3. Think about how this creature might fit into a story. Jot down some plot ideas. Is it a creature that will be discovered during the novel/story? Is it already an integral part of the setting that is well-known to your characters? Will your being be a main character? A secondary character? Just part of the scenery? Answering these questions will help you decide how detailed you must be in your creation.

4. Write down some thoughts/notes/descriptions on how this creature may have evolved (or been created). This can be just as useful for fantasy creatures as for science fictional aliens. How does the being interact with its environment today?

5. If the creature will play any kind of significant role in your story/novel, try writing a first-person passage -- perhaps a full scene (not necessarily one that will appear in the finished story/novel) -- from the point of view of a member of that species. Get inside your alien's head, see how it thinks as an individual, how its species thinks, how its perceptions differ from human ones and also how they are the same. Try to keep writing in character for a few pages.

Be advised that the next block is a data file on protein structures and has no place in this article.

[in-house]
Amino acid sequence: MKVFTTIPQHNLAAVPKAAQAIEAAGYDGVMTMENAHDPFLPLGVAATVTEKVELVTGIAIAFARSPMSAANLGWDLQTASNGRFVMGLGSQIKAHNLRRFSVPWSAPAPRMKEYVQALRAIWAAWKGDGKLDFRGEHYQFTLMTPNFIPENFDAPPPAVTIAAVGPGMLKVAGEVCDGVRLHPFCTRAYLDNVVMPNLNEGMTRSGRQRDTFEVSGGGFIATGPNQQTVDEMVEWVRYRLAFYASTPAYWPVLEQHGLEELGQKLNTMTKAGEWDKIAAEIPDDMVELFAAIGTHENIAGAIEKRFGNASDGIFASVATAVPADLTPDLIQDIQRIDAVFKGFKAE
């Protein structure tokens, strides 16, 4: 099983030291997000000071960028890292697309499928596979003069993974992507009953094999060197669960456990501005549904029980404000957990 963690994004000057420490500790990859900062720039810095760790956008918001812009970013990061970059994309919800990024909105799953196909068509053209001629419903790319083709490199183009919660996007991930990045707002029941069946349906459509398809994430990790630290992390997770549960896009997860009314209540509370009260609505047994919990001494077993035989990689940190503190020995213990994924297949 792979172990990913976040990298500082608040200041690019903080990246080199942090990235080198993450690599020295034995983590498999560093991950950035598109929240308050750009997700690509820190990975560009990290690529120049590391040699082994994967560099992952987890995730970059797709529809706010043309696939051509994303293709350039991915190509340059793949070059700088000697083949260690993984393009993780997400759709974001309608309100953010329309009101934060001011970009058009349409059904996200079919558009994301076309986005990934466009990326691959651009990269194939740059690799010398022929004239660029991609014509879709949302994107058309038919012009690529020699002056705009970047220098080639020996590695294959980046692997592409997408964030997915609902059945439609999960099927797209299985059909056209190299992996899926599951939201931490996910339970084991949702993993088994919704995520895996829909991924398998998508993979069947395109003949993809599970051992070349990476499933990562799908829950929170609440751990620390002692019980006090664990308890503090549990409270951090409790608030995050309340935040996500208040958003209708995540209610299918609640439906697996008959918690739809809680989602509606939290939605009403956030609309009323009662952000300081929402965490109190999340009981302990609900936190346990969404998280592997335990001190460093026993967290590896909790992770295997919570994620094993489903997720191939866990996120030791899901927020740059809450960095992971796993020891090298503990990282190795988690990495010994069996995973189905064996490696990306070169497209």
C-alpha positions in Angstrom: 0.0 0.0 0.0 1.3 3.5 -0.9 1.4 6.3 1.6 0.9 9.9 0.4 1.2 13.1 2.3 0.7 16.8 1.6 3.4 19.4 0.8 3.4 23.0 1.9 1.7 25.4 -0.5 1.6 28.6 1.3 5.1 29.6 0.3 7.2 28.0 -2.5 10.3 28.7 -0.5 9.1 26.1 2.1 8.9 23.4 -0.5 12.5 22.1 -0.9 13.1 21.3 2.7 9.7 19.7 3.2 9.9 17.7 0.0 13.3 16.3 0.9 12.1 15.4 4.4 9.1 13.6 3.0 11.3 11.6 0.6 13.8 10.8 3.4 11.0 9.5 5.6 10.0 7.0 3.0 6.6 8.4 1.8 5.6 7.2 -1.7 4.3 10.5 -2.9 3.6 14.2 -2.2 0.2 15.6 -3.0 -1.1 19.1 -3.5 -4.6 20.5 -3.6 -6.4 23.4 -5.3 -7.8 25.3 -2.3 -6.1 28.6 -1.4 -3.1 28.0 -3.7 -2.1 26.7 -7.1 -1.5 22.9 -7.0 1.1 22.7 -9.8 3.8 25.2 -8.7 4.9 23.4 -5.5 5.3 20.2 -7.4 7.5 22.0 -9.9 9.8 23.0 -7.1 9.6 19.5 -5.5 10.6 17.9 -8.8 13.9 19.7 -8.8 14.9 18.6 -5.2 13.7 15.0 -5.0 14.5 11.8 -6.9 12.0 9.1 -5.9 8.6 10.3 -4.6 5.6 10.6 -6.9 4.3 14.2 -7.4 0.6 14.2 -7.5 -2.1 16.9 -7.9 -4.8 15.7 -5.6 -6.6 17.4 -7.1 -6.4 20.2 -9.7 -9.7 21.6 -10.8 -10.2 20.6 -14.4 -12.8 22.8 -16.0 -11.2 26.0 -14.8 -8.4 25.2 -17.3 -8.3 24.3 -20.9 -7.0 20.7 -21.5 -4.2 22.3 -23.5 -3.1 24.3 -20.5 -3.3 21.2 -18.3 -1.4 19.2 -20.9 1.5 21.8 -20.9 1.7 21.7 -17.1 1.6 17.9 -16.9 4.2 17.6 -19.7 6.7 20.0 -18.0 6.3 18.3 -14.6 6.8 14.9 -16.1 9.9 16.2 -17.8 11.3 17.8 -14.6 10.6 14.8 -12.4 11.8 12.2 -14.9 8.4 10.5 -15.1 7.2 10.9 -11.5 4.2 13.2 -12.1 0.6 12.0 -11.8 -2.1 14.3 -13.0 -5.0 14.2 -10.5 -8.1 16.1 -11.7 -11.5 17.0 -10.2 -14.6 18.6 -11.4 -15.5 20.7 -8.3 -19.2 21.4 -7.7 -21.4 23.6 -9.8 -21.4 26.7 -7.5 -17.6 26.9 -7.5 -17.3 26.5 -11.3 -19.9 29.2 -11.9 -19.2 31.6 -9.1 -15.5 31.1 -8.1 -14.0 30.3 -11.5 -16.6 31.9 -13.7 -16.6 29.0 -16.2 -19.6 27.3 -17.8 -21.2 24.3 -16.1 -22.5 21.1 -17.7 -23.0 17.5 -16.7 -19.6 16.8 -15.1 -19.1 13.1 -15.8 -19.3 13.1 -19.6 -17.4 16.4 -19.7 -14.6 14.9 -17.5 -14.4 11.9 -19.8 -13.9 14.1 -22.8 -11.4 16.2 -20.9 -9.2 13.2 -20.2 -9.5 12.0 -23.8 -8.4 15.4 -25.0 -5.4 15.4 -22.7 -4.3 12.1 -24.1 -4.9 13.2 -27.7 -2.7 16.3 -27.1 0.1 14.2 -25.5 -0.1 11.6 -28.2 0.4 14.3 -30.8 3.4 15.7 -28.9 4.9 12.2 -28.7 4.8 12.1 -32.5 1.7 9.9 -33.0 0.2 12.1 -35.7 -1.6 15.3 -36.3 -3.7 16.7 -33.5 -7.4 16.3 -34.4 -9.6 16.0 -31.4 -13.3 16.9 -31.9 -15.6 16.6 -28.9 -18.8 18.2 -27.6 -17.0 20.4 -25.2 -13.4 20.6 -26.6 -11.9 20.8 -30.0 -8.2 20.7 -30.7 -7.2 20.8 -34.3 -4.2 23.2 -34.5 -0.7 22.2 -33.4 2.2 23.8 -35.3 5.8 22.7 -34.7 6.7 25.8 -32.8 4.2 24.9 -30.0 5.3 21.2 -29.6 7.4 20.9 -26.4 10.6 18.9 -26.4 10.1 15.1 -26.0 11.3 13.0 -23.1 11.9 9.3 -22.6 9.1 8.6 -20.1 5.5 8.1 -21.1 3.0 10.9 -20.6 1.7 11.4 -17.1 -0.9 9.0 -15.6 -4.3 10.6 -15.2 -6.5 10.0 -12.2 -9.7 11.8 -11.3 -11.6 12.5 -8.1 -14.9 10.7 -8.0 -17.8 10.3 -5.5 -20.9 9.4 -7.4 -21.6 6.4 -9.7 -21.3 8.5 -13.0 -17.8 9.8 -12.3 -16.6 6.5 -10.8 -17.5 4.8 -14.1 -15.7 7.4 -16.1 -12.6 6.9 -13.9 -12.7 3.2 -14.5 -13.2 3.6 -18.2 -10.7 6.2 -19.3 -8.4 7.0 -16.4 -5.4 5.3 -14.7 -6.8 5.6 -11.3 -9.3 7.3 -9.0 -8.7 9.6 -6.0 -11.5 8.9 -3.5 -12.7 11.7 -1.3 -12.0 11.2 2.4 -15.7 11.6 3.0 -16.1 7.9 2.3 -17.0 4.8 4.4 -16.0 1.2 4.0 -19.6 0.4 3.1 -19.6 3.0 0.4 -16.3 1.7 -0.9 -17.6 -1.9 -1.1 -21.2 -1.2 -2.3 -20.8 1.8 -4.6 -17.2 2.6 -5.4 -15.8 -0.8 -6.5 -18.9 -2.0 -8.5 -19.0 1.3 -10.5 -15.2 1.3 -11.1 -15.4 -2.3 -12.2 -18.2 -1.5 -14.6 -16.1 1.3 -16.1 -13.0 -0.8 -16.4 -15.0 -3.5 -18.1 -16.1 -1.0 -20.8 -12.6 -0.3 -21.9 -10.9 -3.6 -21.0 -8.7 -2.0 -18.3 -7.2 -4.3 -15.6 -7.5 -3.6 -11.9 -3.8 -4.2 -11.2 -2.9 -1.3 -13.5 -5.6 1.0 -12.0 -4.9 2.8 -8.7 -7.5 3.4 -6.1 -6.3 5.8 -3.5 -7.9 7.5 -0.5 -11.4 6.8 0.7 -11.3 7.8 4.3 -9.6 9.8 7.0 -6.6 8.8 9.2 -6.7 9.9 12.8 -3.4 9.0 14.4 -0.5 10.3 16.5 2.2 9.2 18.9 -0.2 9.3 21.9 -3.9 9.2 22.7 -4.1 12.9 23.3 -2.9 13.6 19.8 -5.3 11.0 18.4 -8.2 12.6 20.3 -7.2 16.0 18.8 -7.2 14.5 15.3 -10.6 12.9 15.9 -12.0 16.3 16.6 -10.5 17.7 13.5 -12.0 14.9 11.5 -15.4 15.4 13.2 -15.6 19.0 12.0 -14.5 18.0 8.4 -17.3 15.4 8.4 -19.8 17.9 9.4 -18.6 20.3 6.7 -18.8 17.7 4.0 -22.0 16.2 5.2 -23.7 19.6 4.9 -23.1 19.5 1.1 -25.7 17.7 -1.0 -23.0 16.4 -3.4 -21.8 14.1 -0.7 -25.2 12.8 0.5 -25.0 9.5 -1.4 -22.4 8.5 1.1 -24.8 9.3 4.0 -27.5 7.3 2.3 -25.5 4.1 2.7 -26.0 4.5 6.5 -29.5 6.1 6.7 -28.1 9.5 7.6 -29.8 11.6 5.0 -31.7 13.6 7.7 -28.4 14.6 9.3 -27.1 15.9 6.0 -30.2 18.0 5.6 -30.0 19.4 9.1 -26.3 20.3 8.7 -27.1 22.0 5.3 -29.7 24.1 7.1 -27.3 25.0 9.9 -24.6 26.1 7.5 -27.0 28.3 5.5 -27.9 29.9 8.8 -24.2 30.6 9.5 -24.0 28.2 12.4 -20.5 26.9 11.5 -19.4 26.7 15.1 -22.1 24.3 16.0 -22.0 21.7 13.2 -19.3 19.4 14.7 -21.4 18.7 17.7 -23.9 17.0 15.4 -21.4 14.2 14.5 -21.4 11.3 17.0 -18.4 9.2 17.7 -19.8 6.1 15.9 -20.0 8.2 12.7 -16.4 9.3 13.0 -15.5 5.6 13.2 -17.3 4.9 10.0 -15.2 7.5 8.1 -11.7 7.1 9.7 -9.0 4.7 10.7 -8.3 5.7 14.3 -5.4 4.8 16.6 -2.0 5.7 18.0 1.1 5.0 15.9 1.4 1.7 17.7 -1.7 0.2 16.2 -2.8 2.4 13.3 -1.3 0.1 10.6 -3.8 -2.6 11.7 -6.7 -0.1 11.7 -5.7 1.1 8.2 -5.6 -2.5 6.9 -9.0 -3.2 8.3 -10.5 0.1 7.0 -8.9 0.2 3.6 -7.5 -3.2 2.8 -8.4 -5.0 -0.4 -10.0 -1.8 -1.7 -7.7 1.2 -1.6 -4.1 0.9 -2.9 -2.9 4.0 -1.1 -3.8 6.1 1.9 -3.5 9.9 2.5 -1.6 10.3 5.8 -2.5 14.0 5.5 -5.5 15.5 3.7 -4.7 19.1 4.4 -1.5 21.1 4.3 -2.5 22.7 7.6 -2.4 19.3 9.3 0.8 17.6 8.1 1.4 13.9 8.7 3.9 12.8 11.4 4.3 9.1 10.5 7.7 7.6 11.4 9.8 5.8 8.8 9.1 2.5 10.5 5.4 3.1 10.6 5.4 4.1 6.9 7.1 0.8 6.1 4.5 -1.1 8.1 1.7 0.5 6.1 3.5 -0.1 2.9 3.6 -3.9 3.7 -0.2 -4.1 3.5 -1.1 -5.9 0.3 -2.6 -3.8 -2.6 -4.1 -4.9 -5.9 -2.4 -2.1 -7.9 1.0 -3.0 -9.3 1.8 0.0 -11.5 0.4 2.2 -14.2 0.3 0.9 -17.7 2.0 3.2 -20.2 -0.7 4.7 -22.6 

Notes: One thing this exercise should do is get you thinking about your alien/creature in context rather than in isolation. Creatures exist in environments and co-exist with other creatures. So should yours. Different creatures think and act and live in different ways. Explore this and see how what you discover can affect your thinking about plot, setting and other characters.

Want more writing exercises?  Here's the list. Or sign up for my newsletter in the left sidebar.

20 February 2015

Flashback Friday: You Guessed It

Um, yes, it's another elf. Also very Elfquest-influenced, right down to the character's name. I'm not sure why I thought a lavender leather bikini would be good forest wear, though.

Pencil and pencil crayon, probably from sometime in the ... mid to late 80s, maybe.